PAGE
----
The Gramophone Awards
In late 2018 I was unfortunately too busy at work to get into this, but I hope I can get back on track this year.
Obviously, I’ll only be able to comment on albums that I’ve actually listened to, or ideally reviewed myself. Therefore, some categories will be less represented here.
The Gramophone awards are probably the most relevant and most highly regarded price in the classical music world, so it is always interesting to see what Gramophone comes up with, even if I don’t always agree.
You’ll find the published list of the 2019 nominees here.
You’ve probably noticed that the “concerto” category is among my favorites.
Not suprisingly, I had already reviewed several of the nominees.
Bach – The Violin Concertos – Isabelle Faust
I mean, what can I say, I’ve heard her play these live, I’ve given the album a very clear 5 star review, and anyhow I’m a self-declared Isabelle Faust fanboy. So absolutely, this is fantastic. And unlike the Trifonov below, I believe there is pretty much general consensus among reviewers that this is a great performance.
Rachmaninov – Piano Concertos 2 & 4 – Trifonov – Nézet-Séguin
This one is more tricky. I already predicted in my 5 star review before any of the professional reviews came out that this would be a love it or hate it affair. Turns out both professional reviewers and a lot of people who commented on my blog really don’t agree. So, while I love it, this is one of those albums I strongly suggest you check out before you buy. To me nevertheless is is one of my favorite performances of the work.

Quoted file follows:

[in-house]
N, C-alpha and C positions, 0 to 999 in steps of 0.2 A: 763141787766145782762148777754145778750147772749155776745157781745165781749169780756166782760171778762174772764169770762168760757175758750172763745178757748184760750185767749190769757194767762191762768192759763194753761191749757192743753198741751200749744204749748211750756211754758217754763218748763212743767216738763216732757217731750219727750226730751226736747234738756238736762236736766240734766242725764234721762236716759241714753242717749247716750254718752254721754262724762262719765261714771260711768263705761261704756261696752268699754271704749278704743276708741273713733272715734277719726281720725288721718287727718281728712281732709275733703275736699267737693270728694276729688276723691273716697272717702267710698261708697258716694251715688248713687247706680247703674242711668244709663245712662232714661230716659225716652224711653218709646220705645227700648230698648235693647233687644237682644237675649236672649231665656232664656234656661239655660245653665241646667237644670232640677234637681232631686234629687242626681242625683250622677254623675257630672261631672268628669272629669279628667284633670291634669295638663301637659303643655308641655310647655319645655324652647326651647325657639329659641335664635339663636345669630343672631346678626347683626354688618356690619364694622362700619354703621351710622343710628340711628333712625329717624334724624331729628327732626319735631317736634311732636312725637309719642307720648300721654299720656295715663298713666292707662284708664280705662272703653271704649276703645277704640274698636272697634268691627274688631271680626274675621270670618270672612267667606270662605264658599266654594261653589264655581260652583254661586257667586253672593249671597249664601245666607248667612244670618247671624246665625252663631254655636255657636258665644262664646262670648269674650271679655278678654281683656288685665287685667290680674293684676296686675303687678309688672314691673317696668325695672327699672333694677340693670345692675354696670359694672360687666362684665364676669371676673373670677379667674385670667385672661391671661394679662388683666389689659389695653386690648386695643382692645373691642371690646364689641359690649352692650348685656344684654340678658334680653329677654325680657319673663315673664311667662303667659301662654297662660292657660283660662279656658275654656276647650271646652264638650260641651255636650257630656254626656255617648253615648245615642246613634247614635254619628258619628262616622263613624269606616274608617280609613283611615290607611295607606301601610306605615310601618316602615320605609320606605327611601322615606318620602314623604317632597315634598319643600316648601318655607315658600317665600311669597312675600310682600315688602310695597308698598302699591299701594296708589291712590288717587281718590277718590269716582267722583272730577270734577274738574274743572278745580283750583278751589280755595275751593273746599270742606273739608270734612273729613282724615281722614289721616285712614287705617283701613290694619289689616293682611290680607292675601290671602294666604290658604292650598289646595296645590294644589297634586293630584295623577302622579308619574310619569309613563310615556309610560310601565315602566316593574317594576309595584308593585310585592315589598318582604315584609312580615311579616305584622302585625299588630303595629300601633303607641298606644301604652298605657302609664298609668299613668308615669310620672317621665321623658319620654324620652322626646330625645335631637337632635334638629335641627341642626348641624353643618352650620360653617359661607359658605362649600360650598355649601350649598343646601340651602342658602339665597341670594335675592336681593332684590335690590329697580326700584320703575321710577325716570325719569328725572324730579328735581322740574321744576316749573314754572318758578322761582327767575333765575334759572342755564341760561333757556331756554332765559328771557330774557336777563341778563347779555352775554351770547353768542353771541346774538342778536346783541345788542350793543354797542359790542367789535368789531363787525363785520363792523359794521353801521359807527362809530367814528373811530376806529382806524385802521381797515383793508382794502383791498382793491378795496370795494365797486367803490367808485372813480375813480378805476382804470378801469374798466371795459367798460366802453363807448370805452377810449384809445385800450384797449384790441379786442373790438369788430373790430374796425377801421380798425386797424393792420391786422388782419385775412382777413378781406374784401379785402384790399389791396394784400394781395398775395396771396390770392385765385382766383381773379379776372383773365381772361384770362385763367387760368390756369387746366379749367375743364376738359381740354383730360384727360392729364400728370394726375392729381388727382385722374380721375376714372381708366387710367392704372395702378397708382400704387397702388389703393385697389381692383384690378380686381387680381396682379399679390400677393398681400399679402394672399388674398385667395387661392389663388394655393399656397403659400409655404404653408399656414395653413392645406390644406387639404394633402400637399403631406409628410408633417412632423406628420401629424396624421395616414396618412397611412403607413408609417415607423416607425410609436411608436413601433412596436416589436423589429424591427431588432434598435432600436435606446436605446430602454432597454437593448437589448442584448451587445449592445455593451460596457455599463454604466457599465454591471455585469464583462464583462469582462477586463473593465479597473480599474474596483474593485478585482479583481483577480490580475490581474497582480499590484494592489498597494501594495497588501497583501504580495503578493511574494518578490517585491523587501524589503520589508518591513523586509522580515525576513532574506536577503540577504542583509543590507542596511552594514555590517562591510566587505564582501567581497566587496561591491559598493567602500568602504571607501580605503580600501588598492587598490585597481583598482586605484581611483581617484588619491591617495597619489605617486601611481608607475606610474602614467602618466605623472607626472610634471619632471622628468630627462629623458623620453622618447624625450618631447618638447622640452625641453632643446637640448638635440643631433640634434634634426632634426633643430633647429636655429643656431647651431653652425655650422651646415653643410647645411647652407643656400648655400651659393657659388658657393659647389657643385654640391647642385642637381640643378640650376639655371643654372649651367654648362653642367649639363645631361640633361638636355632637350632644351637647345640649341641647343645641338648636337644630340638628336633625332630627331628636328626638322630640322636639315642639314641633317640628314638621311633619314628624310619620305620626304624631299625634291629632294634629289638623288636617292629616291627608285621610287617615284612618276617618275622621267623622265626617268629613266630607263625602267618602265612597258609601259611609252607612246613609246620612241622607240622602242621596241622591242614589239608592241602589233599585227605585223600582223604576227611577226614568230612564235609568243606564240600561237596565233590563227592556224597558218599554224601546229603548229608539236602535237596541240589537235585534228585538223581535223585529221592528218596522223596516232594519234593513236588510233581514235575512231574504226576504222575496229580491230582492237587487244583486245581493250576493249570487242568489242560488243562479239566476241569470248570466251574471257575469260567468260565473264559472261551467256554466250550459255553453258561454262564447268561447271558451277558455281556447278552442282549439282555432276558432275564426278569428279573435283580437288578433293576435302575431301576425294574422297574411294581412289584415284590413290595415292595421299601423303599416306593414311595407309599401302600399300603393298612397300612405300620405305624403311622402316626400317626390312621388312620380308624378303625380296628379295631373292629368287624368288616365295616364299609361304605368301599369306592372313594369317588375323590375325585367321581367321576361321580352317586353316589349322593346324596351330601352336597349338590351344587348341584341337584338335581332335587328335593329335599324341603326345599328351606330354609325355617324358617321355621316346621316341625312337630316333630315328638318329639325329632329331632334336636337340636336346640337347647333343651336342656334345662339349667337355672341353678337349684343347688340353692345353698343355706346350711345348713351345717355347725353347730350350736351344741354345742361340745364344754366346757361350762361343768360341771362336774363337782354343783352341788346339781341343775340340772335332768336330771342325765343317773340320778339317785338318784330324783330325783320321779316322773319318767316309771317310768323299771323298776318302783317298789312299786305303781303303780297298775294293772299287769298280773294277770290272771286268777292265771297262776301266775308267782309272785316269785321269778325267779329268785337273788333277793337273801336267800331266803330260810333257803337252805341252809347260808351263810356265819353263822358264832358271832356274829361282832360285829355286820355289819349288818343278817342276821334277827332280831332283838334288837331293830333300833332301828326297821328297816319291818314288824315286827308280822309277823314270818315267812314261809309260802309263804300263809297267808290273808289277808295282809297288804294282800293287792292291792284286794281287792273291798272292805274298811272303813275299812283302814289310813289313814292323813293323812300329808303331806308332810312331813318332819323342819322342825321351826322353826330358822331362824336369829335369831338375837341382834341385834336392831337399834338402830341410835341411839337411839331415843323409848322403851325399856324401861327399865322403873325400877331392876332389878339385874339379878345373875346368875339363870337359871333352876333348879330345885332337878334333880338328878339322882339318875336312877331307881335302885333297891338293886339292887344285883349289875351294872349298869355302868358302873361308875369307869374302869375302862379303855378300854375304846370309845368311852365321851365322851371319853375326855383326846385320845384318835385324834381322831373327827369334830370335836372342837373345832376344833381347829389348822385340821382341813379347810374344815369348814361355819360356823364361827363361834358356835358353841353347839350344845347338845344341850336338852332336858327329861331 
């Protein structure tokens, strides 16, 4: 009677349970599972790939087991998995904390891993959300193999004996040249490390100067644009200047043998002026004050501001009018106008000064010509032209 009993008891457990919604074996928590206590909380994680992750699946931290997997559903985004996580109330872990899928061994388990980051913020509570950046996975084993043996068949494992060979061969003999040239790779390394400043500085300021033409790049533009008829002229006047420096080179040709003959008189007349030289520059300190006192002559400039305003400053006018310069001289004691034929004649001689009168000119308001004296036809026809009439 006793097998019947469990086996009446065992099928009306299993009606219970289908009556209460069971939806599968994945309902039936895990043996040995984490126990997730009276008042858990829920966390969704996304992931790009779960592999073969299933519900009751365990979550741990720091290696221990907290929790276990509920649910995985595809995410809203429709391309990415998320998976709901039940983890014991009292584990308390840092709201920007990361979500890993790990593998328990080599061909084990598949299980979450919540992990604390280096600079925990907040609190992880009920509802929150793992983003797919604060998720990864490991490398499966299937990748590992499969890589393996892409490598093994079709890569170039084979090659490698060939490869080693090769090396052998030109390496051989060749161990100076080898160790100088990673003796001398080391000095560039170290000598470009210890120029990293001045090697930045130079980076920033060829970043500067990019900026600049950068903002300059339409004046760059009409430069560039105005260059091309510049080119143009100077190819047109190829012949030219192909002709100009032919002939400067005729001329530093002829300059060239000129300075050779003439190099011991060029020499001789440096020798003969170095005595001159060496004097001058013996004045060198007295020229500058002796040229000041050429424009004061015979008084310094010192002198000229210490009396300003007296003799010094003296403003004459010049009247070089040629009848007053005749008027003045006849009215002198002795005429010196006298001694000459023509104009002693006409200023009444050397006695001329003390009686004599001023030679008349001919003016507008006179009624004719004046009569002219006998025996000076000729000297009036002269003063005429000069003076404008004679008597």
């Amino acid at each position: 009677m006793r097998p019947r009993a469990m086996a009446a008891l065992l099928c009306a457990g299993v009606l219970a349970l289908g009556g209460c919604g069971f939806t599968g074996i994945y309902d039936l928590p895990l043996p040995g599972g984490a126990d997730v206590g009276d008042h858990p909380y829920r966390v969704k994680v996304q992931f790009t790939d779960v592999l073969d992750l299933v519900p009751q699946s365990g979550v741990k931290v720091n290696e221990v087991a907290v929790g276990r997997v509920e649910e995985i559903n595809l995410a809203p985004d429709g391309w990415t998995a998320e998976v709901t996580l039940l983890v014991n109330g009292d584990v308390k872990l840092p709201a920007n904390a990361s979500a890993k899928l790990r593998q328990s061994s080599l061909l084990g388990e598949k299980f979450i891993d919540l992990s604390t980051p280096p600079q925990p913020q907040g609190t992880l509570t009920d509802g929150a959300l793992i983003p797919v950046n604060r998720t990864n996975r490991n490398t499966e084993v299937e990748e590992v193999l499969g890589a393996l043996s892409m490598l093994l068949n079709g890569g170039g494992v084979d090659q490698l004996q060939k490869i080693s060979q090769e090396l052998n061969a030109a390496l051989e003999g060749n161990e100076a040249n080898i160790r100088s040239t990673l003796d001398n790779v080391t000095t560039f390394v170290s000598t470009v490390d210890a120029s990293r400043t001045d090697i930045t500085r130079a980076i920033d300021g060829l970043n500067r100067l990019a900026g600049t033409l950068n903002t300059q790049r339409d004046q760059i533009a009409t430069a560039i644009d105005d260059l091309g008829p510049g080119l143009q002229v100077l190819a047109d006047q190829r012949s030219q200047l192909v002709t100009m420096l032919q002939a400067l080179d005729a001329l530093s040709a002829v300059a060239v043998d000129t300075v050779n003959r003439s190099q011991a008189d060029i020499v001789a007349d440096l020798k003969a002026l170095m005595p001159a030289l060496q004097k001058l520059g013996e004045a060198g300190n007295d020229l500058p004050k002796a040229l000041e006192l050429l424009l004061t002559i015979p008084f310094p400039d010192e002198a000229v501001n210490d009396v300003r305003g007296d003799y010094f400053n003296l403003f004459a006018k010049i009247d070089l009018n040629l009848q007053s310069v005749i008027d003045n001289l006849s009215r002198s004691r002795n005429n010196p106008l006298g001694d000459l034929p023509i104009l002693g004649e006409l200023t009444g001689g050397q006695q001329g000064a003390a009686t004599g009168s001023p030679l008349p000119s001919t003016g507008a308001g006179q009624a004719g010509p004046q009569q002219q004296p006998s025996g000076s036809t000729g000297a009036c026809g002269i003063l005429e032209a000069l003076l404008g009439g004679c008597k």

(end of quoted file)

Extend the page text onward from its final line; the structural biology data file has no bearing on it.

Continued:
Saint-Saëns: Piano concertos 2 & 5 – Chamayou – Krivine
Here’s another album where I agree with Gramophone, the reason why my rating in my review was only four stars is because I didn’t rate Saint-Saëns highly enough from a repertoire perspective. But the playing is fantastic.
So, overall, good alignment between my reviews and Gramophone’s recommendations.
The category contains three other albums that I haven’t yet heard.
Leila Josefowicz playing John Adams violin concerto. I must admit I’m not familiar enough with Adams’ work to allow any proper review. As mentioned several times, I’m typically not very comfortable with 20th century music. But I may give this a try.
Kirill Gerstein playing Busoni’s piano concerto, with Sakari Oramo, and the Boston Symphony Orchestra. This is an album that I’m really intrigued by as I recently discovered my interest in Busoni, but it isnt’ available for streaming, and I’m really hesitant these days to buy an album blindly.
MIchael Collins playing Crusell’s Clarinet concerto. Who’s Crusell I presume you’re going to ask. I must admit I don’t have the faintest idea. Apparently a Finnish composer. I may give this one a try just out of curiosity.
To wrap up, who do I predict will win this year? My bet is on Isabelle Faust. This is truly a reference version of the Bach concertos, and so it would be really deserved. The only thing that could stop her is that she already won the recording of the year in the 2017 Gramphone awards. Not sure if this may influence the jury. Let’s see in some weeks.
UPDATE Sep 19: I just noticed that in the October issue of Gramophone, only 3 albums remain shortlisted. Specifically the Adams, Busoni, and Saint-Saëns recordings. So Faust is apparently already out. I hope Chamayou wins, he deserves it.
Note you’ll find part II (orchestral) of this mini-series here.